I resisted the concept of aging for quite a few years. Me? Getting old? No. Never.
I semi-accepted gray hair because I could have any color I wanted with a $$$ investment. Changing skin tone and what they call elasticity? Again, outside help. I wrote and told stories about losing my upper lip with humor and without making any connection at all to the collagen loss. ( Seedlings: Stories of Relationships– “Losing Things”).
Somewhere after age 70 I came closer to embracing the idea that, yes, I was aging. With it came the realization that aging does not necessarily mean frailty. Things are just different. What are they, you ask?
Here are a few:
- Increased self-confidence.
- A pile-up of experiences that have given me knowledge, discernment, and lessons learned.
- The freedom from needing to fit in.
- An ever-widening circle of friends from all generations.
- The joy and love of a 33-year marriage.
- The knowledge that death, grief and loss of loved ones will seep or slam into me again- and again. And I will be ok.
- The memory aid of 30,000 photos on my laptop.
As my 76th birthday approached, I felt a mix of irritation and excitement. I’ve been thinking a lot about aging. I am now an elder. Events I was a witness to or was a part of – Viet Nam, Woodstock, assassinations of Kennedy, Malcom X, Martin Luther King, I have a Dream, the Bicentennial, ERA, 9/11 – are considered history. My age marker is: I will be old when I am 80. I plan to live into triple digits so I’ve got some years to go.
With this self-acceptance comes an increased sense of humor about how things are different. I relish afternoon naps. I appreciate spending time at home elevating my feet and legs. I’ve actually drawn map lines connecting the spots that arrive changing my skin tone. Cataract surgery was a boon- colors were brighter. I didn’t need any glasses at all for almost three years post-surgery. Now “cheaters” are back in almost every room of the house for reading small print.
Not All Aging is the Same- or is It?
Occasionally, Hank and I disagree about what might be optimal because of our different needs in this aging process.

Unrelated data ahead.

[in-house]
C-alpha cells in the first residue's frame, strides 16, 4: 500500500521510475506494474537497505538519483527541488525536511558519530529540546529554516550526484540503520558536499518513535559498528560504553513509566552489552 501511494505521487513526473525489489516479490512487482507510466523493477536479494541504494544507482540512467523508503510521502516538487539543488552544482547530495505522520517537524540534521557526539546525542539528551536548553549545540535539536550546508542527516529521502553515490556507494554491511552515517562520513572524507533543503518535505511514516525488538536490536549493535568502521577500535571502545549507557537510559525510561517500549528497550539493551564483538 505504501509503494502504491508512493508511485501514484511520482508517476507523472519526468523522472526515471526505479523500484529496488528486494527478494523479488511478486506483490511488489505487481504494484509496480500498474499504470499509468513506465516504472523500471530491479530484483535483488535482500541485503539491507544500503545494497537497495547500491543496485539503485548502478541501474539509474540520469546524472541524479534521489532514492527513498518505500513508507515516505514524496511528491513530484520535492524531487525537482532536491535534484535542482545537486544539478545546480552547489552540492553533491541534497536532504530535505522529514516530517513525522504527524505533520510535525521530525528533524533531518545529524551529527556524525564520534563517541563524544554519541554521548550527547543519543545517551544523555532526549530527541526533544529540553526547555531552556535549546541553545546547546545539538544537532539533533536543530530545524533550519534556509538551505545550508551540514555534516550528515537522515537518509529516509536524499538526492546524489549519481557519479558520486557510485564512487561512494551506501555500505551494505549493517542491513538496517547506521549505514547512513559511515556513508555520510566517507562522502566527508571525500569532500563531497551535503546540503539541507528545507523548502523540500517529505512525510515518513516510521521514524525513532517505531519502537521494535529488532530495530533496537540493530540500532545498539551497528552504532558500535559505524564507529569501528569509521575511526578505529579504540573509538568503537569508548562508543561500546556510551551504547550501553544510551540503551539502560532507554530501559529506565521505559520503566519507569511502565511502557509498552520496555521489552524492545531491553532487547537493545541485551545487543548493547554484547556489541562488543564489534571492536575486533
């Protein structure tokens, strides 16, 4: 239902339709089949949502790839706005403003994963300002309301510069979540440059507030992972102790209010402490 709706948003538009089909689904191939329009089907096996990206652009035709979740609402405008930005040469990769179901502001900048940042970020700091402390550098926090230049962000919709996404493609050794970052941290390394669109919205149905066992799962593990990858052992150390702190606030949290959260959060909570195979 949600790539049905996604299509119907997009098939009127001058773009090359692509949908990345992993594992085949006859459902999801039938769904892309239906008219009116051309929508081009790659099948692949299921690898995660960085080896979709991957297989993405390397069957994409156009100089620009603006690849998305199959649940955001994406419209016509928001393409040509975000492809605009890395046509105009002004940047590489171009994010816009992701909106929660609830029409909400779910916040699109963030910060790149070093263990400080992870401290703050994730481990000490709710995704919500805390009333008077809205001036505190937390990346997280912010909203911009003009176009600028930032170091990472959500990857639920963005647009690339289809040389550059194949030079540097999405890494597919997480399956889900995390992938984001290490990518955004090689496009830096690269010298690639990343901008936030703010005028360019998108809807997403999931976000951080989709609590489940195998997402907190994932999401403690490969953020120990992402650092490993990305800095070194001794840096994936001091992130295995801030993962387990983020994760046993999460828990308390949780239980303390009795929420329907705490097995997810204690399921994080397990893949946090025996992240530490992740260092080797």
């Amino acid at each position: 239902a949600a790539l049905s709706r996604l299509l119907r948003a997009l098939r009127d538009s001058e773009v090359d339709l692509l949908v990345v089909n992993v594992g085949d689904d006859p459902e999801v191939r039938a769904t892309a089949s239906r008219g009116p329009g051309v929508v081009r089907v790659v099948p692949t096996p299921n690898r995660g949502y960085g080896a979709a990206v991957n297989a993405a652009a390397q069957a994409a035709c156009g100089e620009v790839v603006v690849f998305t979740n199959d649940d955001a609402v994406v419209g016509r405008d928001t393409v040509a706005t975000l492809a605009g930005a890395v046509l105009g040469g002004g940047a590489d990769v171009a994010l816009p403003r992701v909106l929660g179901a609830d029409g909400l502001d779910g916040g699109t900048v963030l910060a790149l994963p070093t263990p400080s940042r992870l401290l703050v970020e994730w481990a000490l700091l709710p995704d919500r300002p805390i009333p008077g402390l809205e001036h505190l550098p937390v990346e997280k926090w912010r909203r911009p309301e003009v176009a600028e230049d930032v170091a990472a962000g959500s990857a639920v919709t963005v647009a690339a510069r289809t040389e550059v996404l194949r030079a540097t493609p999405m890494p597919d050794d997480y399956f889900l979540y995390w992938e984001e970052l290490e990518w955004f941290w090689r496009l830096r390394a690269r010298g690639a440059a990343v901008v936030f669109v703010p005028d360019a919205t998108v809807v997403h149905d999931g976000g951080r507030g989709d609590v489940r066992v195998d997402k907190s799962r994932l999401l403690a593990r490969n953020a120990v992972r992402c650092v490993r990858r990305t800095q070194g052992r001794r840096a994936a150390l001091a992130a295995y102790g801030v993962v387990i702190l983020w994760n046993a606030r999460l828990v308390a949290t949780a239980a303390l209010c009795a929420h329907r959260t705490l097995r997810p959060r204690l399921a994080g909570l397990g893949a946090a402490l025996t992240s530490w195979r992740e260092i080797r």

Here’s the latest. My sweetheart was replacing a light bulb our clothes closet. We both had been thinking it was getting dim in there but neither of us said anything (Maybe one of the bulbs was out? Or could it be aging eyesight?) H. replaced it and asked me to give an opinion of the lights. Opinion solicitations are fraught with limitless interesting discussions. Very often we are coming from different ends of the opinion spectrum so to have this opinion solicited was… interesting.
He paused before we entered the closet, blocking the doorway. “Tell me if you think it’s too bright.”
It was brilliantly bright. I had to squint a bit to get used to it. The new lightbulb lit up every nook and cranny in the closet room. Slacks, tops, dresses, purses, shoes gleamed in the glow. Labels on the top shelf storage containers were easy to read. We looked at each other and smiled. We spoke in unison. “Perfect.”
Ethel Lee-Miller blogs regularly about people, the power of words, and her writing life. She’s retired from professional writing gigs after 30 years of teaching, coaching, editing, and gathering writers to publicly share their work. She is the author of Thinking of Miller Place, and Seedlings, Stories of Relationships. These days, she writes to inspire, to connect with folks, and for the pure enjoyment of it. Ethel enjoys sharing stories at Odyssey Storytelling, Artists Standing Strong Together, and anywhere there’s a mic or a Zoom room.